HRSA is working with federal agency partners and tribal communities to improve access to health professionals, health centers, and affordable health care in hopes of reducing tribal health disparities.

HRSA and the Indian Health Service and tribal organizations work together to bring better, affordable, comprehensive, and culturally acceptable health care to American Indians and Alaska natives. The two agencies are natural partners in providing comprehensive, culturally acceptable, accessible, and affordable health care to improve the lives of tribal populations.

For the past 50 years, health centers have delivered comprehensive, high‐quality preventive and primary health care to patients regardless of their ability to pay. During that time, health centers have become the essential primary care medical home for millions of Americans, including some of the nation's most vulnerable populations. Health centers also continue to be an integral source of local employment and economic growth.

For more information about HRSA, email Matt Kozar.

USDA Community Facilities Guaranteed Loan Program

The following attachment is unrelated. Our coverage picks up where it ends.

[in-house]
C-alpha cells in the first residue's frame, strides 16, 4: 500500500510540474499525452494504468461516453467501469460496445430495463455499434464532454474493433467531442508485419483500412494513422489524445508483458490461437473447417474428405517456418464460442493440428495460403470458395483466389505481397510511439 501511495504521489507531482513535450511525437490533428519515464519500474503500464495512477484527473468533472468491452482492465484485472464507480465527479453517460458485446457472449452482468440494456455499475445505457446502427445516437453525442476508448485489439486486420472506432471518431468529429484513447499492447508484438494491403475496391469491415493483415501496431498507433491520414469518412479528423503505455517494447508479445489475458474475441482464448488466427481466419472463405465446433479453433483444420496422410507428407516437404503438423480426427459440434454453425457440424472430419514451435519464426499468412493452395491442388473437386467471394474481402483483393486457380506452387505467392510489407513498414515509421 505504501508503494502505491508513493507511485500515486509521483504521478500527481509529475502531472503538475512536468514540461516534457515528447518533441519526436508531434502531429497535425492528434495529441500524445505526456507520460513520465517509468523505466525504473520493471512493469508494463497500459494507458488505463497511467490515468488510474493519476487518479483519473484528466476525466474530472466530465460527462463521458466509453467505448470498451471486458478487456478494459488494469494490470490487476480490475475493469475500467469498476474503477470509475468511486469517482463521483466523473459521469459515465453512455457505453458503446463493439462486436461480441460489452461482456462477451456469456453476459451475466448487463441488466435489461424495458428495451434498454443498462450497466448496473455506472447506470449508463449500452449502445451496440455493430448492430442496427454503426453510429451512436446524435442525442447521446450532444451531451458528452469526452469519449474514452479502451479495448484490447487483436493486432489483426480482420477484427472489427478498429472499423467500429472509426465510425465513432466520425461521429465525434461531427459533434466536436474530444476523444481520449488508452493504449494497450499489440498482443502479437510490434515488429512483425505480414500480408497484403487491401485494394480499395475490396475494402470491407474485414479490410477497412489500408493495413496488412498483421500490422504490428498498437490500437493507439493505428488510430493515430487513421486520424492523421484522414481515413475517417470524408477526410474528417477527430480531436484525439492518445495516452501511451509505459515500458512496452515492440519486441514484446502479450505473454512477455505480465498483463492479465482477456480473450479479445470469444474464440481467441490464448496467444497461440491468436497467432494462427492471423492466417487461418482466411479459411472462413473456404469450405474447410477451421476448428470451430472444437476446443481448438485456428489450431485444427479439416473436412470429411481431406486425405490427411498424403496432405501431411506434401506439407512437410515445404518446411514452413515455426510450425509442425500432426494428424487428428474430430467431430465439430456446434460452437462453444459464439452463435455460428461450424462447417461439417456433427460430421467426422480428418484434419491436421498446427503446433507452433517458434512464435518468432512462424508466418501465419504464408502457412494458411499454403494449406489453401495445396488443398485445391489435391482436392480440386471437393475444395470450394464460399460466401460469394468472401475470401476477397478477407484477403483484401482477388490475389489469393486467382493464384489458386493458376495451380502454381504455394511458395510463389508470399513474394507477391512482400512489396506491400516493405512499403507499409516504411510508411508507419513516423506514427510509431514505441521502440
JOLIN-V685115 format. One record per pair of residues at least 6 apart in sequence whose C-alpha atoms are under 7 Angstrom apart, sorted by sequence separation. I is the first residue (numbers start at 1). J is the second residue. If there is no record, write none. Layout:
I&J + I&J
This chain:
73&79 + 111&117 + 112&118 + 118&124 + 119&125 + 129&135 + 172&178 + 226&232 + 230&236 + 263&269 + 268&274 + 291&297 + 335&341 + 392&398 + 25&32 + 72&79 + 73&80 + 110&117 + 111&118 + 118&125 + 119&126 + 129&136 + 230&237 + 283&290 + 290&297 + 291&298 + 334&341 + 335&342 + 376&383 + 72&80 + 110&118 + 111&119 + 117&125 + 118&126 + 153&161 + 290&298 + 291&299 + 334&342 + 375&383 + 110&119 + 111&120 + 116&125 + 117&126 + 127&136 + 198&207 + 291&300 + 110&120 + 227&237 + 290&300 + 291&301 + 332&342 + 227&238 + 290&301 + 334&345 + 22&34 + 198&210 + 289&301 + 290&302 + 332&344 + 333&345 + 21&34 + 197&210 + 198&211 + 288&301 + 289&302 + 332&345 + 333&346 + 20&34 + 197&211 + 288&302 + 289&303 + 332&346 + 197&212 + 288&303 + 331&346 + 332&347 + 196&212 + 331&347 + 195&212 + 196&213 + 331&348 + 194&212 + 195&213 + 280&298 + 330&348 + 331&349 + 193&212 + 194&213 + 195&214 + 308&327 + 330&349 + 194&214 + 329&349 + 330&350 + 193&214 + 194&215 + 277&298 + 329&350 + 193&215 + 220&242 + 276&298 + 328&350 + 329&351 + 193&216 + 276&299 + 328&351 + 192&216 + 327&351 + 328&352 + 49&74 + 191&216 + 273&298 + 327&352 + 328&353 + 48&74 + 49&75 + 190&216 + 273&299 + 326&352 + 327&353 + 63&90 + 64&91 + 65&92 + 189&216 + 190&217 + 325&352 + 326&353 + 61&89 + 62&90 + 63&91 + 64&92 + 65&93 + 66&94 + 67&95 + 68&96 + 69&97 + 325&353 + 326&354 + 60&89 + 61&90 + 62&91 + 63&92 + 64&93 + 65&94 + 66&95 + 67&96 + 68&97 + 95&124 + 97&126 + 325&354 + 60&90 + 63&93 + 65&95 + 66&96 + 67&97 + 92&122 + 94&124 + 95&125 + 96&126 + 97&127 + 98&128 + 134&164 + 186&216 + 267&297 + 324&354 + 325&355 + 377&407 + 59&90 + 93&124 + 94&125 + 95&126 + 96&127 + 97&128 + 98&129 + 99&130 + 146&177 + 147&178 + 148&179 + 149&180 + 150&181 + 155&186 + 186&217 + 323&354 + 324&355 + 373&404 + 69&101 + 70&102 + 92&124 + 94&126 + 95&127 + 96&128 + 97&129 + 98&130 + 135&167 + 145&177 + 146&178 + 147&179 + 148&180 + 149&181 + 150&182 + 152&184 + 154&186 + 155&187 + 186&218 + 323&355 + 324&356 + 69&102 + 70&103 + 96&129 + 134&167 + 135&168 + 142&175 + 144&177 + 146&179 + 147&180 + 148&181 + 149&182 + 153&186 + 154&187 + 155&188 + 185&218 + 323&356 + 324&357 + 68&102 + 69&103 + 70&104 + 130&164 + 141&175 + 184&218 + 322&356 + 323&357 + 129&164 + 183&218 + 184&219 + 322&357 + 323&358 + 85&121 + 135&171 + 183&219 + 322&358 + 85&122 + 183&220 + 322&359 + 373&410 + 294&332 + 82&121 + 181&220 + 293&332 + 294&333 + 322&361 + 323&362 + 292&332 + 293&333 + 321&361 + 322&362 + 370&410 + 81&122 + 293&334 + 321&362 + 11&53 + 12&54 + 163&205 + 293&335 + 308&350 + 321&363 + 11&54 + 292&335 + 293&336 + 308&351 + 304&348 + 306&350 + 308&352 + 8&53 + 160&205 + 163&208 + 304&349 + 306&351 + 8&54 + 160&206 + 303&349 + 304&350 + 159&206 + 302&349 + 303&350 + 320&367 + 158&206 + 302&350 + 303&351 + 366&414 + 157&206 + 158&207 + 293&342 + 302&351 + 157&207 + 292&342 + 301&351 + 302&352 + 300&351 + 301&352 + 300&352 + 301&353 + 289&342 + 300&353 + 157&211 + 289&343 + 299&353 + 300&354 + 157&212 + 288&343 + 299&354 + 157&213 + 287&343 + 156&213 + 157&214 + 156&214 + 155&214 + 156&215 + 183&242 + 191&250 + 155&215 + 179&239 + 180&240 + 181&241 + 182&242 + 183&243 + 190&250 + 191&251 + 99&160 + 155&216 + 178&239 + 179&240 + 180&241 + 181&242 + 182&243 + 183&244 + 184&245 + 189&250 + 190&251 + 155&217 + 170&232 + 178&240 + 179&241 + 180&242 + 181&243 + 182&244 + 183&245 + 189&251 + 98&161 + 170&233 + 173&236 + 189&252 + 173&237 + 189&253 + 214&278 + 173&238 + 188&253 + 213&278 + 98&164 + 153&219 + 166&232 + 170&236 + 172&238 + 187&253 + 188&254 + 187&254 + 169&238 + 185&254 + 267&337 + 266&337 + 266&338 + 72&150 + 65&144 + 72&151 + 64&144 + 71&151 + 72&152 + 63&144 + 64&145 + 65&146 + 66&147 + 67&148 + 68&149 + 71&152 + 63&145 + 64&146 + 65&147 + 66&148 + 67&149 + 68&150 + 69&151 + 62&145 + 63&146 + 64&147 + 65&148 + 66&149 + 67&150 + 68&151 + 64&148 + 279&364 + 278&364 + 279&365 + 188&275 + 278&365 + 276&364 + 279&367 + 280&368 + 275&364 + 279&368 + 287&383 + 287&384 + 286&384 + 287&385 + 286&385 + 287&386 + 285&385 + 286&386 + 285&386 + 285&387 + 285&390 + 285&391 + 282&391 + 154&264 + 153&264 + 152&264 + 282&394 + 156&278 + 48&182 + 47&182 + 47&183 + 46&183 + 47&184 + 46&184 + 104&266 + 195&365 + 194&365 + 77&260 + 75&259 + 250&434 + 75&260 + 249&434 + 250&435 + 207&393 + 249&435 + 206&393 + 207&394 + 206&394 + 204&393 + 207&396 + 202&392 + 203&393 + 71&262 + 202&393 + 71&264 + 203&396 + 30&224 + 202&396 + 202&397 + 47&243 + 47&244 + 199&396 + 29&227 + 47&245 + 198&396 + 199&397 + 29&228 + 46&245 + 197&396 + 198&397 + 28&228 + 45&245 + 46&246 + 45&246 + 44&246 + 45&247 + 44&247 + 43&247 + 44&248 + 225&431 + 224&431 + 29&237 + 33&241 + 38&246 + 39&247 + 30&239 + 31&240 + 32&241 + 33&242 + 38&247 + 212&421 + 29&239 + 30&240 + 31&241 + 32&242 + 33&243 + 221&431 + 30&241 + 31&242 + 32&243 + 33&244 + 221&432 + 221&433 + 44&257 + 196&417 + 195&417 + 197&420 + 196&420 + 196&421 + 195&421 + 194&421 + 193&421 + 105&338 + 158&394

Terence McGhee, Regional Coordinator, USDA Rural Development

The East Central Oklahoma Family Health Center in Wetumka, Okla., opened its doors on January 2, 2009, and later received financing guaranteed by the U.S. Department of Agriculture. (Source: USDA)

The U.S. Department of Agriculture (USDA) energetically works at investing in rural communities and families as a key lynchpin to the economic sustainability of rural America, and ultimately, the nation as a whole. As a leader and partner, USDA Rural Development realizes that the USDA can't do it alone and eagerly seeks partners in the private sector to join together in continued investment in rural America.

Rural Development, through its Community Facilities Programs, has taken a leadership role in facilitating and strengthening public-private partnerships with capital credit markets and institutional investors. This effort is to ensure that rural residents have the opportunity for a brighter future with good schools, quality health care, and other critical community infrastructure needs.

The Community Facilities Guaranteed Loan Program is an important tool in the USDA toolbox to help stimulate private investment in rural America. This program provides loan guarantees to eligible private lenders to finance essential community facility projects in rural areas of 20,000 people or less. A working definition for an essential community facility is a facility that provides an essential service to the local community for the orderly development of the community in a primarily rural area and does not include private, commercial, or business undertakings. Eligible lenders for the Community Facilities Guaranteed Loan Program must be regulated by either a federal or state banking regulatory agency.